CZ 507 • First-Year Czech II
• Hopkins, Mark
Meets MTWTHF 1100am-1200pm UTC 4.120
The course is the second semester of an introduction to the Czech language with an emphasis on speaking, listening, and reading. In addition to the textbook, videos will be used not only to increase comprehension, but also to expose the student to Czech culture.
Attendance and active participation, while important to any course, are vital to foreign language study. Students are thus urged and expected to ask questions and contact the instructor in cases of uncertainty—whether regarding course content, assignments or any other aspect of the class. The instructor, in turn, will make every effort to respond as quickly and accurately as possible to student questions or concerns.
Grading: Short tests: 35%, Final exam: 15%, Homework: 15%, Quizzes: 10%, Attendance/participation: 15%, Portfolio: 10%
CZ 412L • Second-Year Czech II
• Hopkins, Mark
Meets MTWTH 1200pm-100pm UTC 4.120
Second Year Czech continues in developing communicative, reading, and writing skills.
Prerequisites: First Year Czech.
Readings: Susan Kresin, Czech for Fun (Cestina hrou).
Grading: Midterm 20%, Final Exam 20%, Participation, Quizzes, Presentations, Short Essays 60%.
CZ 330 • Modern Czech Literature
• Hopkins, Mark
Meets MWF 200pm-300pm BUR 130
(also listed as C L 323, EUS 347, REE 325)
“As we know, the absurd and comic dimensions of the world are always best seen from below.” — Václav Havel
Every culture has its own way of telling stories, its own models (in the visual, literary, and musical arts) for registering experience. The stories that “fit” become a permanent part of a nation’s identity. This course is designed to give students some idea of the narratives that have become a part of the Czech experience.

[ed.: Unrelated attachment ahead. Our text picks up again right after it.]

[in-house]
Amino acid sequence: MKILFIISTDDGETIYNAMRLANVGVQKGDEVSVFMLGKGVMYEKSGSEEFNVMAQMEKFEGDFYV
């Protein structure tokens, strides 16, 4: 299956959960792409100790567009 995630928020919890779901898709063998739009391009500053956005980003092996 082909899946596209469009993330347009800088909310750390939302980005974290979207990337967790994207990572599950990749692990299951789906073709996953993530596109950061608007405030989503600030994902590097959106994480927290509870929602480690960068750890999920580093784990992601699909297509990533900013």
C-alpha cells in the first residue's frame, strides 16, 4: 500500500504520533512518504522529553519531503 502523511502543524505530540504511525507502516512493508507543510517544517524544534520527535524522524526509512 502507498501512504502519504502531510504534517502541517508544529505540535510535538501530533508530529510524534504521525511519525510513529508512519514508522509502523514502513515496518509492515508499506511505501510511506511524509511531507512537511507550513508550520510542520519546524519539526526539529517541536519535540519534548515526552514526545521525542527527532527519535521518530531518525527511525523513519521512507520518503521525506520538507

We begin with a brief outline of Czech literary history and the development of nineteenth-century Czech prose against the background of world literature. Our focus, however, will be on Czech twentieth-century master works by Milan Kundera, Jaroslav Hašek, Karel Čapek, Bohumil Hrabal, Josef Škvorecký, among others. We will read works from all three literary currents – official literature, unofficial or underground literature, and literature published abroad – and discuss them within their literary and political contexts.
Format, prerequisites and requirements of the course
Seminar format. Active attendance expected (attendance will be taken). From 50–230 pages of reading per week
Three 3-4-page papers, with one rewrite.
2 Short In-Class Exams
Texts. The following books (all in paperback) can be purchased under CZ 330 at the UT Coop on Guadalupe:
Jaroslav Hašek, The Good Soldier Švejk (Penguin)
Karel Čapek, War With the Newts (Catbird)
Bohumil Hrabal, I Served the King of England (Harcourt Brace)
Bohumil Hrabal, Too Loud a Solitude (Harcourt)
Milan Kundera, Laughable Loves (HarperPerennial)
Vladimír Páral, Catapult (Catbird)
Jiří Weil, Life With A Star (Northwestern)
A required course packet is also available for purchase at Speedway Copies in the Dopey Mall.
Grading: Papers: 60%; Exams: 20%; Attendance: 5%; Critiques: 10%; Participation: 5%
CZ 379 • Conf Crs In Czech Lang Or Lit
Prerequisite: Six semester hours of upper-division coursework in Czech, or upper-division standing and consent of instructor.
Hour(s) to be arranged. Restricted enrollment; contact the department for permission to register for this class. May be repeated for credit.